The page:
I had never heard of this, not even in passing.  And here it was, being created bit by bit, the project moving at what appears to be a snail’s pace.  Being a huge proponent of the free market, Ziolkowski vowed that the entire project would be funded by public interest, meaning that private donations, admissions and gift shop sales are the lifeblood of this project.  Obviously, I had to not only run this race but also visit the monument and take a snapshot of history.  As someone who occasionally dips his toes in the arts, I can’t begin to comprehend how much patience it has taken the Ziolkowski family to stay dedicated to this effort.  Ziolkowski died in 1982, with his sculpture looking like a series of stepped plateaus, bearing only a geometric resemblance to the final product.  Upon his death, his family took over the operation and continues working on it to this day.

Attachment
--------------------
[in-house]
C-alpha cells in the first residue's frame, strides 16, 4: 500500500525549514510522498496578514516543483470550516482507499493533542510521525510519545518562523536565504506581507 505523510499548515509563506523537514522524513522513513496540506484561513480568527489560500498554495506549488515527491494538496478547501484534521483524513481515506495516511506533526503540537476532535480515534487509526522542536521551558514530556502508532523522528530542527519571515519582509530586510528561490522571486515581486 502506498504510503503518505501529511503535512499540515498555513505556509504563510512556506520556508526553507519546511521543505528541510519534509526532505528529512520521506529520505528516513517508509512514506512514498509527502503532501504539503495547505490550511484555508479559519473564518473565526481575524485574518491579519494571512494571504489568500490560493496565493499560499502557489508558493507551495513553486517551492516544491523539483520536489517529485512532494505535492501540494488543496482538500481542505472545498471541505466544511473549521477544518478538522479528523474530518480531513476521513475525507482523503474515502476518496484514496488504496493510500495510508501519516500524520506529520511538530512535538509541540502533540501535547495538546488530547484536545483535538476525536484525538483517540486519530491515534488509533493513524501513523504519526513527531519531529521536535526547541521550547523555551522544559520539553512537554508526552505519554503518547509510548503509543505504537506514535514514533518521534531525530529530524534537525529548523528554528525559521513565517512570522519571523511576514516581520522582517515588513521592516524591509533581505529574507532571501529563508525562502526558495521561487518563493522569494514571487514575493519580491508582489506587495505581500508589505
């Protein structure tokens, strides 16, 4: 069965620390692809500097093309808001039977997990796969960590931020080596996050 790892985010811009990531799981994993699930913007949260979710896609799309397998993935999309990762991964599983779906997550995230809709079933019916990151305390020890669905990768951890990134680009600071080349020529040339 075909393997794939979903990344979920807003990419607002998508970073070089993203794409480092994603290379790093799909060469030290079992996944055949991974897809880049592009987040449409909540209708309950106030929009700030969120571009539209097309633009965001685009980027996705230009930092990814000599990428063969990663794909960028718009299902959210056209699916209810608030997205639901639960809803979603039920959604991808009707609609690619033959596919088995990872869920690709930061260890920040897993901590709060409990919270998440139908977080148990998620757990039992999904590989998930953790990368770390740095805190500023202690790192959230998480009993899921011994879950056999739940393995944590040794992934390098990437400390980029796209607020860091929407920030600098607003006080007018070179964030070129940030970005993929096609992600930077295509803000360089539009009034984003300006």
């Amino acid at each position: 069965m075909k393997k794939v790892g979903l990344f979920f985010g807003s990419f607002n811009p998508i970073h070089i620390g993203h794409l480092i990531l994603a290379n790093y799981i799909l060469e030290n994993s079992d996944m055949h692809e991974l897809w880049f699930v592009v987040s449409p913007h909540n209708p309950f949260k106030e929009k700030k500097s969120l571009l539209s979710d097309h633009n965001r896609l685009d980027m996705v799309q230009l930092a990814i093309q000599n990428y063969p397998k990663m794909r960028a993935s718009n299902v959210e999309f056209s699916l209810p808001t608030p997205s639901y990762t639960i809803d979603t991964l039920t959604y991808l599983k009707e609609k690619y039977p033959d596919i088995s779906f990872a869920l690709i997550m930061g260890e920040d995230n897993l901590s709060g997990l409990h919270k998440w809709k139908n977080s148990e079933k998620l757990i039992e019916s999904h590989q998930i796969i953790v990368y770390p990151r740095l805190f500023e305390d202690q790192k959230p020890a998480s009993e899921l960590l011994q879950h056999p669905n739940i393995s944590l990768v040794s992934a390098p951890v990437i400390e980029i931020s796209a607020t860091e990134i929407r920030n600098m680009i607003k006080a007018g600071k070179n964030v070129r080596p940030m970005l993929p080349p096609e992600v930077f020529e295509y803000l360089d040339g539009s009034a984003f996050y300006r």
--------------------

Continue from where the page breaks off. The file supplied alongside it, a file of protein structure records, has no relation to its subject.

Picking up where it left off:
A 1/34 scale model of the work, the actual mountain in the background

A little over a year ago, I was in Barcelona, where I visited la Sagrada Familia and felt a similar sense of wonder upon beholding a massive work in progress.  At the same time, I couldn’t avoid a sense of frustration, a feeling that would revisit me as I stared upwards at the stone warrior from the Black Hills.  It’s a very real possibility that neither of these astounding feats of art and engineering will be finished in my lifetime.  A very selfish part of me demands that I see this finished work.  How is it possible that news can travel across the world in a microsecond and there’s currently a manmade robot on Mars, but this sculpture will still take decades to finish?  There is hope though.  Upon finishing the face in 1998, donations increased significantly.  The marathon is only in its third year and if it grows in popularity it will also contribute towards the acceleration of this project so that I may return one day to see the Olgala Lakota warrior in all his majestic glory.